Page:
Commentary Magazine


Contentions

One Cheer for Jimmy Carter

I know it’s unusual, if not unheard of, to read a kind word about Jimmy Carter in these pages. But praise is nevertheless in order for his confrontation with Sudanese security officers during a visit to the troubled Darfur region last week. Carter had wanted to visit a refugee camp in southern Darfur, but was dissuaded by United Nations officials who advised that such a trip would be too dangerous. Carter instead chose to visit a World Food Program Camp in a town called Kabkibaya in the northern part of the region. There, the Associated Press reports,

[N]one of the refugees showed up and Carter decided to walk into the town, a volatile stronghold of the pro-government janjaweed militia, to meet refugees too frightened to attend the meeting at the compound.

He was able to make it to a school where he met with one tribal representative and was preparing to go further into town when Sudanese security officers stopped him.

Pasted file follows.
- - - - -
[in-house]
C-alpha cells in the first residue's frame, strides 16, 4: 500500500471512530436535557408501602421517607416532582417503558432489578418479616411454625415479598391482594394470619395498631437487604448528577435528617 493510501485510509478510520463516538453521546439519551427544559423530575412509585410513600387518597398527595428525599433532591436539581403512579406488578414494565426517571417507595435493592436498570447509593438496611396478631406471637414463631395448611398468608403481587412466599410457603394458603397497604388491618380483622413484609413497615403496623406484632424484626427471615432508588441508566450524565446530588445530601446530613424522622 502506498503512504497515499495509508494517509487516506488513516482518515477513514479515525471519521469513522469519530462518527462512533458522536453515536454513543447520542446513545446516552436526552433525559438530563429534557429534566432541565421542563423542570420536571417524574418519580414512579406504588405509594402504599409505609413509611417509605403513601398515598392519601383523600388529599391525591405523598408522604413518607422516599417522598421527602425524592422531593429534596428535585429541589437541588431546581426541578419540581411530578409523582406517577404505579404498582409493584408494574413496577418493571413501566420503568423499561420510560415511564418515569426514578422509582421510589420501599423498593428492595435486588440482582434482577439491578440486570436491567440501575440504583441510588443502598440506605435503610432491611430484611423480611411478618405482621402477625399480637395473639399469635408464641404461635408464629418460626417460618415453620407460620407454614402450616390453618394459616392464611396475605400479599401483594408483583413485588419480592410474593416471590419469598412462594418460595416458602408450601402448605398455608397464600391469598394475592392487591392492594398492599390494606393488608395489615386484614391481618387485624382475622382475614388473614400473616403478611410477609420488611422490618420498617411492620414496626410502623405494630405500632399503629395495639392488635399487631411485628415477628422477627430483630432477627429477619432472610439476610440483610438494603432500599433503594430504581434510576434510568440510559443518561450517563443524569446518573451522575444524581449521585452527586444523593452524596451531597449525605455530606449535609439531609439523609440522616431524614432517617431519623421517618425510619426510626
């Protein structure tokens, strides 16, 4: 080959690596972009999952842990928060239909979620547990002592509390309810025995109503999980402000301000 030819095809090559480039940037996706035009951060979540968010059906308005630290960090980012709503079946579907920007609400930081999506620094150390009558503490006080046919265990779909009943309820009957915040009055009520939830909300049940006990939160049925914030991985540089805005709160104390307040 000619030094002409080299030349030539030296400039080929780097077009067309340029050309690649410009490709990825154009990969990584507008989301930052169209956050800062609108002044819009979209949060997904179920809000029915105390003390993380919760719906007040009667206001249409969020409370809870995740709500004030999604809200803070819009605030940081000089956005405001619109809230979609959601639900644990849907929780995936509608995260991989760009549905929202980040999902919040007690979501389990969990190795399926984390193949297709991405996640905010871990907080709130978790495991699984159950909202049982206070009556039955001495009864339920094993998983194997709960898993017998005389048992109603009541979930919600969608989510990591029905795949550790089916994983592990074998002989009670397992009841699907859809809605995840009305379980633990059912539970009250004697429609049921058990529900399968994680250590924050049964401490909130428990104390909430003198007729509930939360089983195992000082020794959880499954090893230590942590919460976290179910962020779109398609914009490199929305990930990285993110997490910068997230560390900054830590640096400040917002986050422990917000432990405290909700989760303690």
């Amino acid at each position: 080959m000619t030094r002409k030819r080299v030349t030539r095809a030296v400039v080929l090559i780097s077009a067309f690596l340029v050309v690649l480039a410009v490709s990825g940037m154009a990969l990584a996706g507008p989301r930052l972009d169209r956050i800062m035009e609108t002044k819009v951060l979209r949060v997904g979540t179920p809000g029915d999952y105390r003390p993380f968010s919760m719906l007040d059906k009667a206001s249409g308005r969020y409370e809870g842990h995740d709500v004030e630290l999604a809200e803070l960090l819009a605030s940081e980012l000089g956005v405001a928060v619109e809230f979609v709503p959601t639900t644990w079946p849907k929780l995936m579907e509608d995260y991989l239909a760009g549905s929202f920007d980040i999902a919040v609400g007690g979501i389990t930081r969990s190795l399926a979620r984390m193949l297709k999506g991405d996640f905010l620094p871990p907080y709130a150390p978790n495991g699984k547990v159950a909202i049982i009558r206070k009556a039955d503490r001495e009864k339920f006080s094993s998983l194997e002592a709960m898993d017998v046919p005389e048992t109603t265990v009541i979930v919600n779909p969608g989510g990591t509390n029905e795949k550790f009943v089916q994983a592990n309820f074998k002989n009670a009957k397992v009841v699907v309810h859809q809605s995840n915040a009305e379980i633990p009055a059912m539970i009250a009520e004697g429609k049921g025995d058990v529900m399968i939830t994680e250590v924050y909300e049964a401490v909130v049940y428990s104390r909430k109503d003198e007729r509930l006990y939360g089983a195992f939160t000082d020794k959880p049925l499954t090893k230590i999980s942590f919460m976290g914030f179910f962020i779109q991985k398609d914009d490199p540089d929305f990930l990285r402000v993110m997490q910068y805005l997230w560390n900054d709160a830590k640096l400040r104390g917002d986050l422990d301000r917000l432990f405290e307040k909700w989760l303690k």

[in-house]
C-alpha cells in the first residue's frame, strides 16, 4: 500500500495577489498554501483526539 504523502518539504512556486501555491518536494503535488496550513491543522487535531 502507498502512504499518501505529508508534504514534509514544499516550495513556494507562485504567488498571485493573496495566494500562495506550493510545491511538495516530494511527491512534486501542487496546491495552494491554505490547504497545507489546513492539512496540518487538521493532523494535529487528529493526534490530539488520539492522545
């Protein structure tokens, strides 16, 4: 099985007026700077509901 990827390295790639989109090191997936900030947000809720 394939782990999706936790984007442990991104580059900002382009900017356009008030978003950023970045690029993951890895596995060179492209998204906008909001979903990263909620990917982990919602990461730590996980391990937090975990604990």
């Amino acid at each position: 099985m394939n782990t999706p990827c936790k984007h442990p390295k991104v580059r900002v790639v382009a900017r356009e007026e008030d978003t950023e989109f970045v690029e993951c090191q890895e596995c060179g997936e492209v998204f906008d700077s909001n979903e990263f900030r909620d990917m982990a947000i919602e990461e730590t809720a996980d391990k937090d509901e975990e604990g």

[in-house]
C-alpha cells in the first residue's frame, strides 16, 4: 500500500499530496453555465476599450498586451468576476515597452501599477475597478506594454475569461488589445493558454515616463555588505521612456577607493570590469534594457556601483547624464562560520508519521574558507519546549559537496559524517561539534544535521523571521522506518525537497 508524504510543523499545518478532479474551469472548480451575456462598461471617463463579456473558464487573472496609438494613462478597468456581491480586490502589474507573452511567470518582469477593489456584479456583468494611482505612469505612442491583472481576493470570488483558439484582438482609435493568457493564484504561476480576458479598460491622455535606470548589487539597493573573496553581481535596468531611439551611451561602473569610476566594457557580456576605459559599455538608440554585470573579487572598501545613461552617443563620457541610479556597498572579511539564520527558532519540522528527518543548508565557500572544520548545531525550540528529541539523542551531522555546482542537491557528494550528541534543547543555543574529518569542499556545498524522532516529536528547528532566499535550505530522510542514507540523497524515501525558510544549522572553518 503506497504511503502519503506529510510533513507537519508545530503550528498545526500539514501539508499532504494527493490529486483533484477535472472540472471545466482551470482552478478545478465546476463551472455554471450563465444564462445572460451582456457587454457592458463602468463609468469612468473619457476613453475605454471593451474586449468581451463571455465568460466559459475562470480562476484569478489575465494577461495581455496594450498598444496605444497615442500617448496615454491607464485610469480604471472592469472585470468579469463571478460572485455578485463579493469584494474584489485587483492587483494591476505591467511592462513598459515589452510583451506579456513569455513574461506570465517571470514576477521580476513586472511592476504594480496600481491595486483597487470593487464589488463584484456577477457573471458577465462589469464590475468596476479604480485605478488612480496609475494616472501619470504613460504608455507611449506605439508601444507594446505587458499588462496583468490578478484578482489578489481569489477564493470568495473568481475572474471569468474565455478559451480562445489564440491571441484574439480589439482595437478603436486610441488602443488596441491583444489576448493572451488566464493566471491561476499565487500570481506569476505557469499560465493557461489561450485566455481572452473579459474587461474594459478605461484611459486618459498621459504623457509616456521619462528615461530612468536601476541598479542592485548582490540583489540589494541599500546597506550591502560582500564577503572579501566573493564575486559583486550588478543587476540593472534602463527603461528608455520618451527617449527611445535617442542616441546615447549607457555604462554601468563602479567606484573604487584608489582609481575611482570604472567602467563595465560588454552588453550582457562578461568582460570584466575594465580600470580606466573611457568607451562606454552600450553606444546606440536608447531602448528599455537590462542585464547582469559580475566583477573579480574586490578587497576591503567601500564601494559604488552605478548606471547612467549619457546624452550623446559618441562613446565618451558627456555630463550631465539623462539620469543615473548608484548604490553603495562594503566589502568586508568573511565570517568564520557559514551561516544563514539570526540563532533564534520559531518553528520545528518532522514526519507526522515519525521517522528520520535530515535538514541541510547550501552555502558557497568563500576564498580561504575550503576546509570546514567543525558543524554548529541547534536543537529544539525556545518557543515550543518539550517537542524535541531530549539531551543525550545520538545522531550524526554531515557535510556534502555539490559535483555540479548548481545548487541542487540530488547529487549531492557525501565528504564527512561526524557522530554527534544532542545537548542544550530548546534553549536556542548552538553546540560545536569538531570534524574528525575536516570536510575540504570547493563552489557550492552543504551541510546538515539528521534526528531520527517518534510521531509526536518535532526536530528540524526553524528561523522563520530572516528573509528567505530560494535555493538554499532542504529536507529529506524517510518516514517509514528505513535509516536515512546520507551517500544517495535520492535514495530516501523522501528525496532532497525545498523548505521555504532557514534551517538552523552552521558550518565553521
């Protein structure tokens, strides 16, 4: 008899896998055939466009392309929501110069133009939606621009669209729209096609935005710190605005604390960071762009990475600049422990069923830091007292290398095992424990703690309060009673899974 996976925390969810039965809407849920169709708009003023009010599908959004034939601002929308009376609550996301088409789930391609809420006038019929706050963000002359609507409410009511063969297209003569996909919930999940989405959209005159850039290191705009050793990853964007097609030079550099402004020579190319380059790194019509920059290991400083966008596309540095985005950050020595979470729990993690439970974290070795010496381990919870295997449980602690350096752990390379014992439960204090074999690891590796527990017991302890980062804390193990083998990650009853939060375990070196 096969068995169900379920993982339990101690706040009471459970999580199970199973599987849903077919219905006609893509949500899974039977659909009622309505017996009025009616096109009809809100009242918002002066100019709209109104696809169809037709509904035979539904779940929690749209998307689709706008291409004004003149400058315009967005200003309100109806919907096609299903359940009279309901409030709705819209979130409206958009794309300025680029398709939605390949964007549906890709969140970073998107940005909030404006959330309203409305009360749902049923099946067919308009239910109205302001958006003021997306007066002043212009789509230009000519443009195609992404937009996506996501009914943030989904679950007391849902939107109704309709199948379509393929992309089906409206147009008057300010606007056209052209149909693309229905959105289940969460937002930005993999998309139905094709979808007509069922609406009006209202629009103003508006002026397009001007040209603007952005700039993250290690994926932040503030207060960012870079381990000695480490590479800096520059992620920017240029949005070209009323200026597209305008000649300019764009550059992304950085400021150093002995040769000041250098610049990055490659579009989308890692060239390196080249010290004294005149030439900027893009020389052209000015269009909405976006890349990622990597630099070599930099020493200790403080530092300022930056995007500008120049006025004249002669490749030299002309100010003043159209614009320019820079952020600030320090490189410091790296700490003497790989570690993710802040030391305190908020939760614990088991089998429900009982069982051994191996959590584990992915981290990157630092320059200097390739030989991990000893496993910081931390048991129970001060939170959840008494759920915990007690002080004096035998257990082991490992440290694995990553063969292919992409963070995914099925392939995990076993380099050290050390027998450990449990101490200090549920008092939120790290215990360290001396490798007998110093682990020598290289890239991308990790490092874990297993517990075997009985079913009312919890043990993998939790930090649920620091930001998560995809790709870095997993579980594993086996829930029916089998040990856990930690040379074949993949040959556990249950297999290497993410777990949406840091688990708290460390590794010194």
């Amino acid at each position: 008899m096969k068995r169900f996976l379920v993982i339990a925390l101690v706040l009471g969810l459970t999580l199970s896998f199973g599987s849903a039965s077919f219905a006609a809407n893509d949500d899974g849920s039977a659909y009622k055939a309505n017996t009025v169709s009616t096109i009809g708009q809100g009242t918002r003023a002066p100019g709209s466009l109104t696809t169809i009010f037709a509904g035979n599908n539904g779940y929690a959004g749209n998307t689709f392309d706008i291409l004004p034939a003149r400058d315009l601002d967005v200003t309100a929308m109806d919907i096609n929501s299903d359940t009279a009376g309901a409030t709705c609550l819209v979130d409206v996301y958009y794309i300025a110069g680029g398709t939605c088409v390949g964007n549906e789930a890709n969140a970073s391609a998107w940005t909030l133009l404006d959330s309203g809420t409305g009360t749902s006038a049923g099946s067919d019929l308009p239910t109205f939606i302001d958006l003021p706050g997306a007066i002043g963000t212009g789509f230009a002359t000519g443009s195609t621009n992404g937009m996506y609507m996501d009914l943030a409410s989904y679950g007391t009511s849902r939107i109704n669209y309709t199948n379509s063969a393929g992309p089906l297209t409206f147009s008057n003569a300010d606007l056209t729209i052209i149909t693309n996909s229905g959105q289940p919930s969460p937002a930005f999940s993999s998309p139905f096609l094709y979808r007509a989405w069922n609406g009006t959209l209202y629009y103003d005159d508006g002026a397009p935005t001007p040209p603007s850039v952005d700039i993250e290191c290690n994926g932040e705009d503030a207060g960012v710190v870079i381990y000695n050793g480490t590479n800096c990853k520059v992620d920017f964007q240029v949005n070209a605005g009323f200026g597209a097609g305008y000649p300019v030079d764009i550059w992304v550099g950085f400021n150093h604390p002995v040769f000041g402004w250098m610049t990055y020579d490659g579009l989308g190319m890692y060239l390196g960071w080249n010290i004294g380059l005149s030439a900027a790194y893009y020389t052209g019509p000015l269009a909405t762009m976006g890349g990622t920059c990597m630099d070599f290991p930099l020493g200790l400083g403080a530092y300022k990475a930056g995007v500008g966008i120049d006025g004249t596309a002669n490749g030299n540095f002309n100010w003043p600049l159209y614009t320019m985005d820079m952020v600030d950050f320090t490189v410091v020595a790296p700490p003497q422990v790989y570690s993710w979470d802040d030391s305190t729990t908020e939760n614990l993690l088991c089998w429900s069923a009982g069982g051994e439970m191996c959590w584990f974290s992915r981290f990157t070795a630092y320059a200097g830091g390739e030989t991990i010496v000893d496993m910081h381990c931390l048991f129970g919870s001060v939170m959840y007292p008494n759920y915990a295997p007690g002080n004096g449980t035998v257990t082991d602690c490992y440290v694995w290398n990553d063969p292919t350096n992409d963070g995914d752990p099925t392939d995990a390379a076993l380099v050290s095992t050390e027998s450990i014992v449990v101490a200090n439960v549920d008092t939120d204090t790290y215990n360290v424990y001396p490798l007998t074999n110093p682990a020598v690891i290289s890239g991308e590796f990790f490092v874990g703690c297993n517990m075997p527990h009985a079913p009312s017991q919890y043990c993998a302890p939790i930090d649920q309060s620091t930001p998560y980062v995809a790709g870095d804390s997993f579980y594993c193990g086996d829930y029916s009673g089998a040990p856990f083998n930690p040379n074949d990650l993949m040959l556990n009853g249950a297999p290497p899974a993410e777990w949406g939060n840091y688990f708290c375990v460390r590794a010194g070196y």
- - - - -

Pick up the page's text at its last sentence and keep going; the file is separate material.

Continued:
“You can’t go. It’s not on the program!” the local security chief, who only gave his first name as Omar, yelled at Carter, who is in Darfur as part of a delegation of respected international figures known as “The Elders.”

“We’re going to anyway!” an angry Carter retorted as a crowd began to gather. “You don’t have the power to stop me.”

However, U.N. officials told Carter’s entourage the Sudanese state police could bar his way. Carter’s traveling companions, billionaire businessman Richard Branson and Graca Machel, the wife of former South African President Nelson Mandela, tried to ease his frustration and his Secret Service detail urged him to get into a car and leave.

“I’ll tell President Bashir about this,” Carter said, referring to Sudanese President Omar al-Bashir.

This incident has won Carter many heroic headlines in the international press. It’s all well and good for Carter to speak truth to power like this. But perhaps, as a follow-up to this bravura performance, Carter could pay a visit to the starving and oppressed people of Zimbabwe, ruled by a tyrant whom he and his former ambassador to the United Nations, Andrew Young, were instrumental in bringing to power.